The wood so softly singing
In a language strange to hear
And the song it sings will find you
As the twilight draws you near


The Cunning Man's Wife

So when the Cunning man wanted a wife, what did he do? White Mary had faded from public view and it was the Cunning Man that people came to consult so he was now well known. Few were the women who would come to live in his cottage in the Haunted Wood. But there was one with a bit of independence of mind who had caught his eye, and he thought he had caught hers. So he went to her , and he wooed her, and in due time she came home with him as his wife. 

 But that was just the start if it. As they passed Mary’s cottage he pointed out the nosegay of herbs Mary had left for her. But they were green and grey for the most part and she paid little heed of them. That was her first mistake. When they entered the cottage the spaniel, who could be either there or not there, as was needed, was not there, as she had no need or heed of her. That was her second mistake. 

 ‘Oh well’, thought her husband, ‘She’ll learn’. A few days later, when she had settled in, he had to go out for the day and would not be back until late that night. Before he went he warned her not to move or change anything around the cottage. Later that morning she went out to the well for water. Just beyond the well an ash tree’s branches hung down and were bedecked with seven bright ribbons. She took two for her hair. The well itself was difficult to get to because of the stones arranged around it. So she moved them. 

 During the afternoon she started to get a feeling that she was being watched, but she ignored it. Then as evening drew a shade across the forest, she began to hear noises. She looked out through the front door and realised that the ash tree was right up against the house. How had that happened? Then she saw that one of the branches was moving towards her. She screamed and retreated into the cottage. Where could she get help? This was her only thought. And at that thought the spaniel suddenly appeared beside her. The end of a branch pushed open a window and the spaniel jumped snarling up and through the window. There was a terrible commotion outside for a while, then it subsided. She went to the window for a look and saw that the tree was gone but the spaniel was now at the well where the green head of Nicky Nye had appeared. Fear gripped her and she shrank back.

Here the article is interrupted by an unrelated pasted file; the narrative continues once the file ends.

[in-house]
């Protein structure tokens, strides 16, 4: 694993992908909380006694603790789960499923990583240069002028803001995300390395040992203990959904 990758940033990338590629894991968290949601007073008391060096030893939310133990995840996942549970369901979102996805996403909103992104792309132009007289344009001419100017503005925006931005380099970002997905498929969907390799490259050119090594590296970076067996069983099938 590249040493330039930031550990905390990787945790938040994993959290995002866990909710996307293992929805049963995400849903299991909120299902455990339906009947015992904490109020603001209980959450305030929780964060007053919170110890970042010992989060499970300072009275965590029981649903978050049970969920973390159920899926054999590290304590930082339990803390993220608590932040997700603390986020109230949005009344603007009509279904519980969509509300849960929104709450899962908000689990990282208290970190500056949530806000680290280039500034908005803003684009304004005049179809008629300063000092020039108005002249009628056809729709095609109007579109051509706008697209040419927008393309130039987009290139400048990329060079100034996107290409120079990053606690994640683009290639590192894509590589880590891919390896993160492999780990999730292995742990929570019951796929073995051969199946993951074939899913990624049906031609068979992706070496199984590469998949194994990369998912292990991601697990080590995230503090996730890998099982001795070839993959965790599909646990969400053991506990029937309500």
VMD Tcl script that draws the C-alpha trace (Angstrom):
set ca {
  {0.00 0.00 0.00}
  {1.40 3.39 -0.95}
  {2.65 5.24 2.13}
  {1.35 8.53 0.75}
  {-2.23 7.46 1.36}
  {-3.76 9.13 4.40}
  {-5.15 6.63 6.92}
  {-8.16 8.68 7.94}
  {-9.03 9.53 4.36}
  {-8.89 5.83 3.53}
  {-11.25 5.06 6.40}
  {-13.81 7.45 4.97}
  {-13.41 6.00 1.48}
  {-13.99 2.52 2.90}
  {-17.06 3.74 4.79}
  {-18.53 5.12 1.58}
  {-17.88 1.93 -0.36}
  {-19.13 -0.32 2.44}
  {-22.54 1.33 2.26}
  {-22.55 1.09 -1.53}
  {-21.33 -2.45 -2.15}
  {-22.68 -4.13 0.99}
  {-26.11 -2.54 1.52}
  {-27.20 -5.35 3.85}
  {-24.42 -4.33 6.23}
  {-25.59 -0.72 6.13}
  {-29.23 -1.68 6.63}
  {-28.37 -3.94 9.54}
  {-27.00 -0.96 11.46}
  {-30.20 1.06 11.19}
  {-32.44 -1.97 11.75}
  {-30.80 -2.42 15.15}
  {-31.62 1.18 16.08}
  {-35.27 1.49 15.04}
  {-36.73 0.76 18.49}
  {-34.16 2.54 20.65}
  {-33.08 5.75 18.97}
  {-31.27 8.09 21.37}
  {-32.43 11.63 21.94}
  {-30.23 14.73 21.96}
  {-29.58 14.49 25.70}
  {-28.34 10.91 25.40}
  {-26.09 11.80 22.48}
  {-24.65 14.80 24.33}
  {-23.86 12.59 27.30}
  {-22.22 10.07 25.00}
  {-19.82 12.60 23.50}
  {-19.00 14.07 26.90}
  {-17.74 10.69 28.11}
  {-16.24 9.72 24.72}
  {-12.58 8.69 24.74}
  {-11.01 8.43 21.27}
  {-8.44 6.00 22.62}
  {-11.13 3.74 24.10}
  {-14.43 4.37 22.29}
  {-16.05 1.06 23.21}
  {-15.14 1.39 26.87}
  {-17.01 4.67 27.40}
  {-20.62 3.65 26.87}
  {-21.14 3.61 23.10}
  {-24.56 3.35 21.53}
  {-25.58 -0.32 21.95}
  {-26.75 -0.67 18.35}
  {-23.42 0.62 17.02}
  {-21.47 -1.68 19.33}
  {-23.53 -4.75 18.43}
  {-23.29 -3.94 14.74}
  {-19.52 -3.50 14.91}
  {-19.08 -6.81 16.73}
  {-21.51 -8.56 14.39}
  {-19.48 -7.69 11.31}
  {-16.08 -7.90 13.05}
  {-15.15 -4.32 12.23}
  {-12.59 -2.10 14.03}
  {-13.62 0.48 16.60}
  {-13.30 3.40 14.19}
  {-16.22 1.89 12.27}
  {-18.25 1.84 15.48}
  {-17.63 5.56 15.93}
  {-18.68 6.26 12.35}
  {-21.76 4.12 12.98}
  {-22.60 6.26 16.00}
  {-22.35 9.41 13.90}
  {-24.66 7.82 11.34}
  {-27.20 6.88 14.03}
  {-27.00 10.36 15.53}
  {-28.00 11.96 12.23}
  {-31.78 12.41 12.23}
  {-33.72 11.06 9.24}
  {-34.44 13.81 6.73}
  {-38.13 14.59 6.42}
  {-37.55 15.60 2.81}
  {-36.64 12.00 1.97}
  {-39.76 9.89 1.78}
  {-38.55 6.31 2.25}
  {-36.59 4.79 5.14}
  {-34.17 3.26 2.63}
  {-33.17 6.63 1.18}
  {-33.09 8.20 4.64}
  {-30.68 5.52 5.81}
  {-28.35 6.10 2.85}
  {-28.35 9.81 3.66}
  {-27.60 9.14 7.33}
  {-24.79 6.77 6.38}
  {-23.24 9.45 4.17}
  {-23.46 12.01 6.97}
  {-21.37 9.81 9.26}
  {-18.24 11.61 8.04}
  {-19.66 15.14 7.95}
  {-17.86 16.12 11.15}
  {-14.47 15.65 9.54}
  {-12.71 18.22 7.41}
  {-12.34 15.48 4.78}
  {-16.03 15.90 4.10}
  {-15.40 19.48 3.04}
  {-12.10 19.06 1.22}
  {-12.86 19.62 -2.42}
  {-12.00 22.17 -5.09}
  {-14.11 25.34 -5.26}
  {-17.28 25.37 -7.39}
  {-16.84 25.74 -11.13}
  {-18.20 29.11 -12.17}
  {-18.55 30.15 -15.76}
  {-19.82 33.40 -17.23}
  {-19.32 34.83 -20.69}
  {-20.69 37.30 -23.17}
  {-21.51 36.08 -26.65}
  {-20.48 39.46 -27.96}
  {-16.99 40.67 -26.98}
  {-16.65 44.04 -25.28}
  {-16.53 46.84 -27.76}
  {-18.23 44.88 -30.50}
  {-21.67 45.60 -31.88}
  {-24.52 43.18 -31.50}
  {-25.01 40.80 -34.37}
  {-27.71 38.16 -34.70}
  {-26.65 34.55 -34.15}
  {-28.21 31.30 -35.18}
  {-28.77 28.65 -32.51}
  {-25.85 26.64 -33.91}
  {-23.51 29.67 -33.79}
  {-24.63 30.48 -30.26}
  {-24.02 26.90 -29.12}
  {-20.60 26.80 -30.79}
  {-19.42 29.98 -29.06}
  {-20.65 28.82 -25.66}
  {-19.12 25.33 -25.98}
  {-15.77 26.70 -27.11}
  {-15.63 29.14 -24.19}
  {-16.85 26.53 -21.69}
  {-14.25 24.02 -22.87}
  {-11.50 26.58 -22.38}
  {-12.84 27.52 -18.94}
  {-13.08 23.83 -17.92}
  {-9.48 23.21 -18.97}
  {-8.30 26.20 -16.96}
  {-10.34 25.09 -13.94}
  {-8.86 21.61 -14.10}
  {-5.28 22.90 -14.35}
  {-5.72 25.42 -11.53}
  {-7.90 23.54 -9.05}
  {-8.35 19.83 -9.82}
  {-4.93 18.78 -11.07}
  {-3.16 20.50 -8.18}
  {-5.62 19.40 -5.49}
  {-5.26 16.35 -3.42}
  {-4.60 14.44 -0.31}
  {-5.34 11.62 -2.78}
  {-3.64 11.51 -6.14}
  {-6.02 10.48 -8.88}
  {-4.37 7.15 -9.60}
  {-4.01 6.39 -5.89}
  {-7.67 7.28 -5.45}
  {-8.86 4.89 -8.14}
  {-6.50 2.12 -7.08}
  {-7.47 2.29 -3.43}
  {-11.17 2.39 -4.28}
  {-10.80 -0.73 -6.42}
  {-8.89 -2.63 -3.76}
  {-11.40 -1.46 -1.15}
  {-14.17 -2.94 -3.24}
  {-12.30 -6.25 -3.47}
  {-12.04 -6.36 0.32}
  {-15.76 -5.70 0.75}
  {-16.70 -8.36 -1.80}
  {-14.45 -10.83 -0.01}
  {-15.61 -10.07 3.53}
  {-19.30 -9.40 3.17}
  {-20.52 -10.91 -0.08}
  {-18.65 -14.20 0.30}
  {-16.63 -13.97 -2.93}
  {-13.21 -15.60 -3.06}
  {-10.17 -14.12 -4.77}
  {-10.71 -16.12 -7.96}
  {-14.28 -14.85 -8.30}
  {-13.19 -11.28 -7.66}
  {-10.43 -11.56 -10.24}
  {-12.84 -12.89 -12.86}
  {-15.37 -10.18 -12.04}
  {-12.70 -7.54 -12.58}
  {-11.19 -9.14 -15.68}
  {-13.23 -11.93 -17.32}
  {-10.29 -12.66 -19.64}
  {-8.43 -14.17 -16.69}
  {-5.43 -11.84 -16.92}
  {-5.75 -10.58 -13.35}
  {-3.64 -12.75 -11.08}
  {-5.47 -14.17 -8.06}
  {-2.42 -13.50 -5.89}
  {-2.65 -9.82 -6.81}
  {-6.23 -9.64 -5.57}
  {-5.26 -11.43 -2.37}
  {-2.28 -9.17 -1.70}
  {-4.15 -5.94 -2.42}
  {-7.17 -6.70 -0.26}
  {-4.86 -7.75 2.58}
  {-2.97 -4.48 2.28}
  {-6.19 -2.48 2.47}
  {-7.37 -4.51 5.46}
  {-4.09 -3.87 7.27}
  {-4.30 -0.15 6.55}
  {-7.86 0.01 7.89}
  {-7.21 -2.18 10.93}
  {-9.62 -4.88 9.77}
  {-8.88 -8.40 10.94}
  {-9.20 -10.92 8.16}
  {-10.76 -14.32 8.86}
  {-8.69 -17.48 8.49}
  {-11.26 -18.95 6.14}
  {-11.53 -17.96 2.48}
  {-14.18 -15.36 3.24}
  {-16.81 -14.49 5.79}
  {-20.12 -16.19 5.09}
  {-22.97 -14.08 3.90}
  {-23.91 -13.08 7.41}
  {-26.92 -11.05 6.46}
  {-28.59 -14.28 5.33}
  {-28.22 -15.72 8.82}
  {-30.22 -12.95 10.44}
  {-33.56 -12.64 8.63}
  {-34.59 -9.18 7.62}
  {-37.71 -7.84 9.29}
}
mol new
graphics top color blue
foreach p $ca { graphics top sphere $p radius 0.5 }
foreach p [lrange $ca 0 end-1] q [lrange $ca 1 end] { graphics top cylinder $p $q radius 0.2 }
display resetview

But then she heard a soft voice singing and she peeped out again through the window. A woman with a face like moonlight was walking around the well and putting the stones back in their places as she sang. By the time the Cunning Man returned all was quiet. Nicky had gone back into the well and the spaniel was sitting at his wife’s side having her ears scratched. The next morning he went out to survey the damage. The well was as it had been and Mary must have come back at first light as fresh herbs had been strewn all around. But the ash tree was gone save for a gnawn branch on the ground. He took the branch away later and came back with a sapling ash to put in the place of the one that had gone. Then Mary came with new ribbons and another nosegay which his wife took with thanks and hung over the window in their bedroom. 

 For the most part she got over that night and now the spaniel was at her side most of the time. But the thing she didn't get over was her fear of Nicky Nye and because he knew her fear he had power over her. He never again appeared at the well but she could feel his presence when she went down to the river so she always kept away from the water. 

 A few years passed and a young child was growing up in the cottage. One day he toddled down to the river as they walking towards the bridge. He looked into the water and saw Nicky looking back. Then a green arm emerged and began to encircle him and the green teeth of Nicky Nye protruded from his open mouth. The mother’s fear was tested but she found new strength and running towards the child she pulled him back, hissing at the creature. The spaniel was there too and Nicky retreated with the spaniel in pursuit. He kept away after that, but whether it was because of the spaniel or the fact that the wife had won over her fear, or that she was by now part of the magical configuration of the place, is hard to say. But so it was.